MLB Trade Rumors: Is Aramis Ramirez a Perfect Fit for Dodgers' Third Base Hole?

Zachary D. Rymer@zachrymerMLB Lead WriterJuly 13, 2012

Milwaukee, WI - APRIL 18:  Aramis Ramirez #16 of the Milwaukee Brewers rounds the bases after hitting a solo home run against the Los Angeles Dodgers in the bottom of the 6th inning during the game at Miller Park on April 18, 2012 in Milwaukee, Wisconsin. (Photo by Mike McGinnis/Getty Images)
Mike McGinnis/Getty Images

Matt Kemp and Andre Ethier made the Los Angeles Dodgers fly high in the first few weeks of the 2012 season. Per, they combined to hit 19 home runs and drive in 60 runs through May 13 for a Dodgers team that quickly established itself as the most surprising team in baseball.

It's been a struggle for the Dodgers ever since, in large part because Kemp and Ethier have had trouble getting in the lineup at the same time. Kemp was waylaid twice by hamstring injuries, and Ethier landed on the DL with a rib cage injury.

The good news, according to the Los Angeles Times, is that both Kemp and Ethier are going to be back for the start of the second half. That's the Dodgers' cue to start running away with the NL West again like they were earlier in the season.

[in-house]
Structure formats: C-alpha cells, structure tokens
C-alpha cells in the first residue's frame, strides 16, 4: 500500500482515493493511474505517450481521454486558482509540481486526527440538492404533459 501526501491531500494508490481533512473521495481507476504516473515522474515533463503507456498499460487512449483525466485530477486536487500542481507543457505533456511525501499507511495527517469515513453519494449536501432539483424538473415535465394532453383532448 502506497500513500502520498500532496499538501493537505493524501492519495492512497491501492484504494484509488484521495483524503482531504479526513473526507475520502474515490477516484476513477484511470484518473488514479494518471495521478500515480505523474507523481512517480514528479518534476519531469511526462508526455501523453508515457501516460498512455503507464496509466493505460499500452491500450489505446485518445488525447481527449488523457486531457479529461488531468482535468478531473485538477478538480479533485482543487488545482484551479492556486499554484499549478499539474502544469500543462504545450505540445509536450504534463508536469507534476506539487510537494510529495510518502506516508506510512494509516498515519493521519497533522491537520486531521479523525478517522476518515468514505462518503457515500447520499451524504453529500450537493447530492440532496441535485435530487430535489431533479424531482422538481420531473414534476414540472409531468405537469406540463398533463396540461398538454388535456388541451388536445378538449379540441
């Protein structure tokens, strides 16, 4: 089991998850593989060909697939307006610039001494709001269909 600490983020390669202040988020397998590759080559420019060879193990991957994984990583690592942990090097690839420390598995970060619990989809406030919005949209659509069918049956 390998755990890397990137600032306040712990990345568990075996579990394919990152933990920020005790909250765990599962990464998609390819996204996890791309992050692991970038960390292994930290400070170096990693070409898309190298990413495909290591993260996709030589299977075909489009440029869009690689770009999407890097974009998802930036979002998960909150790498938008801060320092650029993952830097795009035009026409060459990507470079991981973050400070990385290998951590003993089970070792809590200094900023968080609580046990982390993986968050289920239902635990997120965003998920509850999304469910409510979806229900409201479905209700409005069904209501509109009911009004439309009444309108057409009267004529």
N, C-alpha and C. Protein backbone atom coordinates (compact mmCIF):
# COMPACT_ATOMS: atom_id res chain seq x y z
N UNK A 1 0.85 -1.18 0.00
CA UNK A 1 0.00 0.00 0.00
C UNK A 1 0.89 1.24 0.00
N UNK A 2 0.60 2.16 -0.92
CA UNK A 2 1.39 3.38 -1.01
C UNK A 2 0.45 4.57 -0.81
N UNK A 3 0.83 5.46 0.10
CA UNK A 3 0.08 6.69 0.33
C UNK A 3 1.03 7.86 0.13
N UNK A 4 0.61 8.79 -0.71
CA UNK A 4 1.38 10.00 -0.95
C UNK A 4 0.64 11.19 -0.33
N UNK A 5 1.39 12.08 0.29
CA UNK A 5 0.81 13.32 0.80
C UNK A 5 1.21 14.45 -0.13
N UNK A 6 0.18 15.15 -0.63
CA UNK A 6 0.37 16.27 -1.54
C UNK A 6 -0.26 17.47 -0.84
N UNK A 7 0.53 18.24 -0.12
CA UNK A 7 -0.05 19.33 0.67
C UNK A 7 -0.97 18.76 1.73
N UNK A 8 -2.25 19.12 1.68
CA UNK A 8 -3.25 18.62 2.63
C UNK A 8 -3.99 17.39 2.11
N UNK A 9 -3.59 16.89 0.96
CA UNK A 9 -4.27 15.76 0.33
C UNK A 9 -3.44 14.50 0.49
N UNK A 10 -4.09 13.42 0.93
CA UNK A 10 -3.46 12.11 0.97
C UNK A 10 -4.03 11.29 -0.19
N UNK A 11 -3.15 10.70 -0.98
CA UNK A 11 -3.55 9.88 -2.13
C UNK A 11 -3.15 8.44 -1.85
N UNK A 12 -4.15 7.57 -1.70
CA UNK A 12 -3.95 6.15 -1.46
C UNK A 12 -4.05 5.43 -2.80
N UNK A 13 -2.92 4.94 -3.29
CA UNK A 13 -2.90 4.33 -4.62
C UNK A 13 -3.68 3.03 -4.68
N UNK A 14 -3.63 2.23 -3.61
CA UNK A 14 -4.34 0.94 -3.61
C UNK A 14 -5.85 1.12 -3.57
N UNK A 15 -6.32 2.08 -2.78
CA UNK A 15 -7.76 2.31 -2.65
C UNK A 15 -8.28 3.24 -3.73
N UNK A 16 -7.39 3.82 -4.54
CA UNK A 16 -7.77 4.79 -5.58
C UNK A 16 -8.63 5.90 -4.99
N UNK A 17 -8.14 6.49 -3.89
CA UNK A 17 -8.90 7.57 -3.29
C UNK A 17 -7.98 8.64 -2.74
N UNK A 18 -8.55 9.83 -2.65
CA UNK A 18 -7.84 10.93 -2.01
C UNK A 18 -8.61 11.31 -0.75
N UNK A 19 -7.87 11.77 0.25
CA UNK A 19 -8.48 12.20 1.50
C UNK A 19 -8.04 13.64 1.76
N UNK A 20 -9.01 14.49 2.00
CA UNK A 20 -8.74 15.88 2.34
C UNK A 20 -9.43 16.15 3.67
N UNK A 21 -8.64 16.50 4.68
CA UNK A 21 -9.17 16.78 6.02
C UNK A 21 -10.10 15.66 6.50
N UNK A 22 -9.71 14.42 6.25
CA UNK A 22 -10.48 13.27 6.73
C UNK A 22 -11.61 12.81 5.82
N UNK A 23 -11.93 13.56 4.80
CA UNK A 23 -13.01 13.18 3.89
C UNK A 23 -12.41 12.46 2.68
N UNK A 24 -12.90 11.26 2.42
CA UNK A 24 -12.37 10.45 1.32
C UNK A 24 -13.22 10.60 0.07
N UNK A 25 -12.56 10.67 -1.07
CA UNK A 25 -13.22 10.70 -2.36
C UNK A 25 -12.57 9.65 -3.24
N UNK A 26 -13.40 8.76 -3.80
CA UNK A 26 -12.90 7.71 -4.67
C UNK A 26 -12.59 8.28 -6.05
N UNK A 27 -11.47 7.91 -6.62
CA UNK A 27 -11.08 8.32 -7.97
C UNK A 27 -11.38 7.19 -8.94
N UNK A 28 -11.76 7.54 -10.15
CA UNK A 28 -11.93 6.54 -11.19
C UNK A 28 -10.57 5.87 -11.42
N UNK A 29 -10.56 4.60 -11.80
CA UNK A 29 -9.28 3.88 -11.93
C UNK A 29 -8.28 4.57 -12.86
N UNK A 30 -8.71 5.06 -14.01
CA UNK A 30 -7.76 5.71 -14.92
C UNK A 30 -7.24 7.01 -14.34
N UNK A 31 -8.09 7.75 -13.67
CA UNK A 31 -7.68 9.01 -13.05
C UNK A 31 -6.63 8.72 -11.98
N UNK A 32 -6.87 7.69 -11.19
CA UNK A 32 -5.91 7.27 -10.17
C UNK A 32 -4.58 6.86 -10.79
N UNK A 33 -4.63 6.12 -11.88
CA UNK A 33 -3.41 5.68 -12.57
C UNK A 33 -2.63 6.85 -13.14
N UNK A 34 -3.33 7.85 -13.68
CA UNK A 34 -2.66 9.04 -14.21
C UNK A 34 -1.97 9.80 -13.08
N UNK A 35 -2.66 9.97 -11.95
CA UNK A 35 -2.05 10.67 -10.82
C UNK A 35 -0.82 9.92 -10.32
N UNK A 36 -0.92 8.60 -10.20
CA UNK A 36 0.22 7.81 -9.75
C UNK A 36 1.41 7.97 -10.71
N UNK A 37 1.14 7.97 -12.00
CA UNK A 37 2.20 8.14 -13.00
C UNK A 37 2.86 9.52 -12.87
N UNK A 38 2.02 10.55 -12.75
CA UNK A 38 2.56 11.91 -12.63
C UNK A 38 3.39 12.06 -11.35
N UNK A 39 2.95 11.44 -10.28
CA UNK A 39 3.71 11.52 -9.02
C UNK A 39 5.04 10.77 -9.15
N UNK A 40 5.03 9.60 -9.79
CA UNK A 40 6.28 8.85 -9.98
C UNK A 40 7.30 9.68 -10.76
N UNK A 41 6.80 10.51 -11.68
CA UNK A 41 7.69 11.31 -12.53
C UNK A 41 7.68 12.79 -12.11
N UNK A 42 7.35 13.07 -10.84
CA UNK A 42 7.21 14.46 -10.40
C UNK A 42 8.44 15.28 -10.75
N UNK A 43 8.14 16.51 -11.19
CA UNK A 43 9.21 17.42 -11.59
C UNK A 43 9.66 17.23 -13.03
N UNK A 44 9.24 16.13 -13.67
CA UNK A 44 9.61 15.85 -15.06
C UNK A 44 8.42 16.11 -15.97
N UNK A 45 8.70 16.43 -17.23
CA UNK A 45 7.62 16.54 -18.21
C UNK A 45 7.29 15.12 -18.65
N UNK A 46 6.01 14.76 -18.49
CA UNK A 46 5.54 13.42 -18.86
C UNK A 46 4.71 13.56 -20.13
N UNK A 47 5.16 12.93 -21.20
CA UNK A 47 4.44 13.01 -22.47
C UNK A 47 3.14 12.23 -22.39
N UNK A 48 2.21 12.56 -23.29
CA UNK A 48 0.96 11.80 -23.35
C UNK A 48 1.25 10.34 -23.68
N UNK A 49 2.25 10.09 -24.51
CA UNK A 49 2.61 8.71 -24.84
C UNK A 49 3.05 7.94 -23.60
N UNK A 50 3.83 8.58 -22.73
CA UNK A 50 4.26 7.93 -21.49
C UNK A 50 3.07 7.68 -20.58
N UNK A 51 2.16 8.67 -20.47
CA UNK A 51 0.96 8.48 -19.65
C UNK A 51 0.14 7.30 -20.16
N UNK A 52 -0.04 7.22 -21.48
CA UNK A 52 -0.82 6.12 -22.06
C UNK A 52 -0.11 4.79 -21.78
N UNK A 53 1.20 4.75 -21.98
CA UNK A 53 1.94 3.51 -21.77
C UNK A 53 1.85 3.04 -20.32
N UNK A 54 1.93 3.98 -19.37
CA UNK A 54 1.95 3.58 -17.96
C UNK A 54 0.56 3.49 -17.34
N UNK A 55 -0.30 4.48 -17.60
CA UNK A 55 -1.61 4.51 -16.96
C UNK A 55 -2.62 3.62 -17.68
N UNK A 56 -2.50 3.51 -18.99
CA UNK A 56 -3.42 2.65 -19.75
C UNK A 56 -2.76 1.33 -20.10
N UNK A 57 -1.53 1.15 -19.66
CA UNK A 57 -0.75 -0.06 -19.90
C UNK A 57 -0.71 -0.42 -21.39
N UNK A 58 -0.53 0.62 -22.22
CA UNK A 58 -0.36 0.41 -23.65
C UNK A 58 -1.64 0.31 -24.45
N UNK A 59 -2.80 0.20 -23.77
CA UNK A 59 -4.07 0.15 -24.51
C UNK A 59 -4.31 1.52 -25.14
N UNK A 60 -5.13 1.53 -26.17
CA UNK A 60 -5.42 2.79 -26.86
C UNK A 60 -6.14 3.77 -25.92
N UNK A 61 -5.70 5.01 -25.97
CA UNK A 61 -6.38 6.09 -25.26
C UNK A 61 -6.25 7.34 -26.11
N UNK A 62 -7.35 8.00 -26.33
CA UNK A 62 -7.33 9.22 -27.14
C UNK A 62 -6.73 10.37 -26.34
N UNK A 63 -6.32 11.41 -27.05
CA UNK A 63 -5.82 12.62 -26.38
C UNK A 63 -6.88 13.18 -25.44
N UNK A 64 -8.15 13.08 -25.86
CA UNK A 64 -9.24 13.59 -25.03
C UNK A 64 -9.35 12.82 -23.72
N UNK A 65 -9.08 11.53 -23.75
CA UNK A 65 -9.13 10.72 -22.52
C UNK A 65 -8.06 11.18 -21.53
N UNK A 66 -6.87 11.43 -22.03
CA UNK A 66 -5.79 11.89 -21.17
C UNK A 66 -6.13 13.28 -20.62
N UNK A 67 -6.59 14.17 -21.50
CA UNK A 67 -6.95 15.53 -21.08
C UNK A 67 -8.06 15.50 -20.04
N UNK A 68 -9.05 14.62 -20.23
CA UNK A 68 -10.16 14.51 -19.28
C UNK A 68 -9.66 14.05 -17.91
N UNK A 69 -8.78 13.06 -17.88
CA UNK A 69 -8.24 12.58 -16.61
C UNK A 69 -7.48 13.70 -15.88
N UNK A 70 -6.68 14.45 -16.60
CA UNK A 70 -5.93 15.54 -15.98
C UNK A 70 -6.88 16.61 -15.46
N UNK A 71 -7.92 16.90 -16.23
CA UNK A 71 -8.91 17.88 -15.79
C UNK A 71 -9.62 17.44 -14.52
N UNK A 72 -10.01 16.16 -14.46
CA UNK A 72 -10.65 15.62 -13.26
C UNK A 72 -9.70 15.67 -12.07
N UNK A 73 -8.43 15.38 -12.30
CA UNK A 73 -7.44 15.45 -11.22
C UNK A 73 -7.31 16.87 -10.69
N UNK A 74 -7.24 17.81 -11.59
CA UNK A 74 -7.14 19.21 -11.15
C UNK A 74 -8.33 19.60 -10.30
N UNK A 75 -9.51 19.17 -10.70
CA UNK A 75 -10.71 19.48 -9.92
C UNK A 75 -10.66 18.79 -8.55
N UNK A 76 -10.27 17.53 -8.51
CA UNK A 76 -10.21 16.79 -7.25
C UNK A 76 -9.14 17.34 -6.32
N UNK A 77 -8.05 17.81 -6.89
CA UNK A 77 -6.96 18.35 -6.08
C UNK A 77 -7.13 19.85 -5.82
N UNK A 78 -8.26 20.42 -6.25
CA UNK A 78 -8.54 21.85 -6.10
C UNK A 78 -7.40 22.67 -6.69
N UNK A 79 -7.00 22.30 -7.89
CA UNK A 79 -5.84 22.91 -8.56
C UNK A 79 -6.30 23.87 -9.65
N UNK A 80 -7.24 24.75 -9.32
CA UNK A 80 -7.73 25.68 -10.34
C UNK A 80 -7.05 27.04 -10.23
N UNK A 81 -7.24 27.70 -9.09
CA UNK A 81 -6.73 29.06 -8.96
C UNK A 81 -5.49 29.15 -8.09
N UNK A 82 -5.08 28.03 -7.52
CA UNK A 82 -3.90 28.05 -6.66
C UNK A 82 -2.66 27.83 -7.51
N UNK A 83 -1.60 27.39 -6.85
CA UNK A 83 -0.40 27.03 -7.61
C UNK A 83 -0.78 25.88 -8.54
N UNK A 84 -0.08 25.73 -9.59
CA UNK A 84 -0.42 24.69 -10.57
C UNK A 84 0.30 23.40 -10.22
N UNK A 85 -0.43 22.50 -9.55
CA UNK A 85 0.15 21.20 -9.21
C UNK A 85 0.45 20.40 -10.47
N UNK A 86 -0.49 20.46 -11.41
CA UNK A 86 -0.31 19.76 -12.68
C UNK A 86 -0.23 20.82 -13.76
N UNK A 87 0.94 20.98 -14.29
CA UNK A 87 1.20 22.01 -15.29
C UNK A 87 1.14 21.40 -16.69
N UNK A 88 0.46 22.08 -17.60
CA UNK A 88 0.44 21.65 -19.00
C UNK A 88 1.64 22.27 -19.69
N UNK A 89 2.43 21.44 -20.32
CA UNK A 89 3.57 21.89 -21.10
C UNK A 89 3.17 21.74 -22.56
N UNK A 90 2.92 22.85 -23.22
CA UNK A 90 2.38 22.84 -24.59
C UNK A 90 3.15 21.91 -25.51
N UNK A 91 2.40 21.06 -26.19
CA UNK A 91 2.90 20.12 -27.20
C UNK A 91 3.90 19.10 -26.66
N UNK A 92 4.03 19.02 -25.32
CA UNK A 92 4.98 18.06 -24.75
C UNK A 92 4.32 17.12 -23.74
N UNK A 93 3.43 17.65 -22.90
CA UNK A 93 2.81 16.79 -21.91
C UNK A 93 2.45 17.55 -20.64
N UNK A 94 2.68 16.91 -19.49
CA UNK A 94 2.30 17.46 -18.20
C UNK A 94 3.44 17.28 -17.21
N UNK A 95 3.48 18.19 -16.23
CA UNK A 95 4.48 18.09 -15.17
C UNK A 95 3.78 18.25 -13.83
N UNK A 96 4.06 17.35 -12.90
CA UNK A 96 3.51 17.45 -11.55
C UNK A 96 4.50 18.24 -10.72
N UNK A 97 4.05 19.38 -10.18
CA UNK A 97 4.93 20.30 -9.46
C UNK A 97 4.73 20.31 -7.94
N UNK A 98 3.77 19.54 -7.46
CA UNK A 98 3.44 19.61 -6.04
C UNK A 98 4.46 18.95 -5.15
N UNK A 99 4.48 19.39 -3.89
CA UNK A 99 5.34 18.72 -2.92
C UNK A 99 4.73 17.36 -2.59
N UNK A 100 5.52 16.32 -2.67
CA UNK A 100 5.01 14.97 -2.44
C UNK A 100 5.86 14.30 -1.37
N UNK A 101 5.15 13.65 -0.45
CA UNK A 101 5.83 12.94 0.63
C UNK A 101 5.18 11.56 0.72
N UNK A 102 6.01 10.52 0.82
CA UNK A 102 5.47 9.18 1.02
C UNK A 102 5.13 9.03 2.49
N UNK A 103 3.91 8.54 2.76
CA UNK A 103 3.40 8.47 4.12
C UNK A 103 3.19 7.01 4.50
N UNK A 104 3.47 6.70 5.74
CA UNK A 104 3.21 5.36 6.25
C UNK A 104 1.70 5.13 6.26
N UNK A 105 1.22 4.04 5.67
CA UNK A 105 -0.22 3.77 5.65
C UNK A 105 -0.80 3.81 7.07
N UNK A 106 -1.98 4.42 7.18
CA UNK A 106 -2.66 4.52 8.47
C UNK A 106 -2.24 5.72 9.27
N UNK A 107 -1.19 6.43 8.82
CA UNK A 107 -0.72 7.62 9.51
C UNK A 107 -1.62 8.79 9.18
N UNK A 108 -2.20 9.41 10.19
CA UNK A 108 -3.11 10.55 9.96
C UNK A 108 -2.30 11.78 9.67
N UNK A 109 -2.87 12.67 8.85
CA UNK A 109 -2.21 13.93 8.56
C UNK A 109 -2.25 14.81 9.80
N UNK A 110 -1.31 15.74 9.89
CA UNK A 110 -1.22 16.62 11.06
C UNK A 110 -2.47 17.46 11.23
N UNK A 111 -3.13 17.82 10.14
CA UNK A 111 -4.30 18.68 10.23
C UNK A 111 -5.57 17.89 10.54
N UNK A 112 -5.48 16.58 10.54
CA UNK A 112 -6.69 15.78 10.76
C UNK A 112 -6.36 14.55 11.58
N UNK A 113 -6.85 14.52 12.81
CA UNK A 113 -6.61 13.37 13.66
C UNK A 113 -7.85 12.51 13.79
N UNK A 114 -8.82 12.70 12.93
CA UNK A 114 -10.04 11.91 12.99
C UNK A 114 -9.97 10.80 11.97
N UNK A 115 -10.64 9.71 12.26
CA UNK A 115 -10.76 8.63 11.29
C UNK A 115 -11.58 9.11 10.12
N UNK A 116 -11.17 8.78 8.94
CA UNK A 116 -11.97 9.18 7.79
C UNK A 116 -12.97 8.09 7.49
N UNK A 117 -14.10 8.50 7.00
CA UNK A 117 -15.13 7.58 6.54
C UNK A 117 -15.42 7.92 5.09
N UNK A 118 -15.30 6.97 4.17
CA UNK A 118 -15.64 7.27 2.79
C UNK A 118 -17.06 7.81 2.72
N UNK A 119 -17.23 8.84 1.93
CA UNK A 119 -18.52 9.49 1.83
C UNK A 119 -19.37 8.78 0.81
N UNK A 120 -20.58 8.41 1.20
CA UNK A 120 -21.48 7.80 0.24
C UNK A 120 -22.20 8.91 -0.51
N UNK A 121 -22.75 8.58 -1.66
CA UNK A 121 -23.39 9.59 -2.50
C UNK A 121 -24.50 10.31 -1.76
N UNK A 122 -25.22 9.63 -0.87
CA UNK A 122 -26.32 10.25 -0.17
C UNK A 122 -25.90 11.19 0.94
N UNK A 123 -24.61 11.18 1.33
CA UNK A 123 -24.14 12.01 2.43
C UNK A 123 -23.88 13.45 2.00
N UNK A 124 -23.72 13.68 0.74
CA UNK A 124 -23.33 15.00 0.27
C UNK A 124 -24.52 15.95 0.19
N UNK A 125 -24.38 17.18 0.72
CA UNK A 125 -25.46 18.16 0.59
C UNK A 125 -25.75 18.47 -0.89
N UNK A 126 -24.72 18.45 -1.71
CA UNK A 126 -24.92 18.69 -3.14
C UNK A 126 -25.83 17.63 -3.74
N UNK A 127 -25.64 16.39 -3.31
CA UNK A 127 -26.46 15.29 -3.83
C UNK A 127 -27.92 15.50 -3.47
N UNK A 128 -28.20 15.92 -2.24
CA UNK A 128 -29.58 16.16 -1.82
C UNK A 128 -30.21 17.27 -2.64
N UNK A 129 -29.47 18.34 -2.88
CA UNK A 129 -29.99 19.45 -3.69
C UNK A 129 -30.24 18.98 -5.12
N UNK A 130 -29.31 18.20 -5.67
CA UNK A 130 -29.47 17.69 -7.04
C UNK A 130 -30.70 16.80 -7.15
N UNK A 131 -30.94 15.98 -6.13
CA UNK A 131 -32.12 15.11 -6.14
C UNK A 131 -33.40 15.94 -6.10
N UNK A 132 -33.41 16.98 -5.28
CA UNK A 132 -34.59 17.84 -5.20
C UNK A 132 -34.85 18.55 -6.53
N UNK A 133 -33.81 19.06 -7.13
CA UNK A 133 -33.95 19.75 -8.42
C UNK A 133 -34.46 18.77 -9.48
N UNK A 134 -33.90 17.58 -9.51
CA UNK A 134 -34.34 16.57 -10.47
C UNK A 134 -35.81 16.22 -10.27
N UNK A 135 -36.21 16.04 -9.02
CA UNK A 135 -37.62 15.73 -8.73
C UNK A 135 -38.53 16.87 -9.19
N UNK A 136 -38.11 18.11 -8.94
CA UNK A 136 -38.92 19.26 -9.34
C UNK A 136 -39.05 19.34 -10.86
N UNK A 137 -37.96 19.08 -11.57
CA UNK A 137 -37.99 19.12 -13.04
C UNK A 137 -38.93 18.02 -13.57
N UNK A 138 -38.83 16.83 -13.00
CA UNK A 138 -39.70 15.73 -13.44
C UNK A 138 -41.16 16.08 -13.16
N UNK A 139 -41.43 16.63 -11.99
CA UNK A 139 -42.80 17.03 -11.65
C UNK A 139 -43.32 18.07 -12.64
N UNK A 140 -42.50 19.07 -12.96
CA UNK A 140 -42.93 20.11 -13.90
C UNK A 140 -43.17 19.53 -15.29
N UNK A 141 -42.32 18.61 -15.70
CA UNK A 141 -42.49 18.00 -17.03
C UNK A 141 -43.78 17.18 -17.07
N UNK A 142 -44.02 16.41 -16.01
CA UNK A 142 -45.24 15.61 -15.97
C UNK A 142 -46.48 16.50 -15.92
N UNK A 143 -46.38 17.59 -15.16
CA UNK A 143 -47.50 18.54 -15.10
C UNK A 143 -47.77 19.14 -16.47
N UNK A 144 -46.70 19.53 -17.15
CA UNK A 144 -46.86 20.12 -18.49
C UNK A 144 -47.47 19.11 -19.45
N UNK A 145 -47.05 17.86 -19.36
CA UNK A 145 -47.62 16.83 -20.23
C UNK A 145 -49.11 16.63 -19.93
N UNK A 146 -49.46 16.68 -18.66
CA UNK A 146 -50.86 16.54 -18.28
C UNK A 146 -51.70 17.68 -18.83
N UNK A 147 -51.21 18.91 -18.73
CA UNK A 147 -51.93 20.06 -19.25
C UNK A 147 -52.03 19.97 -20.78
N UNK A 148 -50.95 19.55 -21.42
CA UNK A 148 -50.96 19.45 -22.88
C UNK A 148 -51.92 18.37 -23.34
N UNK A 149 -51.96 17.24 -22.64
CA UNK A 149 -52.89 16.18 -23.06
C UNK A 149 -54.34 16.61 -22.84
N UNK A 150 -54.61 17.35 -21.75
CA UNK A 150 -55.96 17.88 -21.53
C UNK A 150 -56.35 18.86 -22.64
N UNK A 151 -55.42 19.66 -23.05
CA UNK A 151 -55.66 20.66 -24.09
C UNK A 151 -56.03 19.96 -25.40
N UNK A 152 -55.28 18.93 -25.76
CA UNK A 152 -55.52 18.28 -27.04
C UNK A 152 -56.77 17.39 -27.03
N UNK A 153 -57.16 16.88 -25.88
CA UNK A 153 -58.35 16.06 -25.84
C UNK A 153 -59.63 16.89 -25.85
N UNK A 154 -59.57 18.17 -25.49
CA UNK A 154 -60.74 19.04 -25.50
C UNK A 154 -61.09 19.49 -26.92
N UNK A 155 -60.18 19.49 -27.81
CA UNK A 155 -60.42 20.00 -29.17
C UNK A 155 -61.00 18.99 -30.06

But I doubt anybody thinks it's going to be that easy. General manager Ned Colletti has improvements to make, and one of the Dodgers' most glaring holes is at the hot corner.

To this end, Tim Brown of Yahoo! Sports has reported that Colletti has two specific third basemen in mind:

If Brewers decide to sell, Dodgers have identified Aramis Ramirez as possible 3B upgrade. Prefer Chase Headley, however.

— Tim Brown (@TBrownYahoo) July 12, 2012

That the Dodgers may be interested in Headley wasn't news, as Jon Heyman of linked the Dodgers to the San Diego Padres' young third baseman before the All-Star break.

The Ramirez revelation is the interesting part, as it implies that the Dodgers are a) expecting the Brewers to sell and b) think they'll be open to selling a third baseman that they just signed to a three-year contract. There's not any pressure on them to deal Ramirez like there is for them to deal free-agent-to-be Zack Greinke.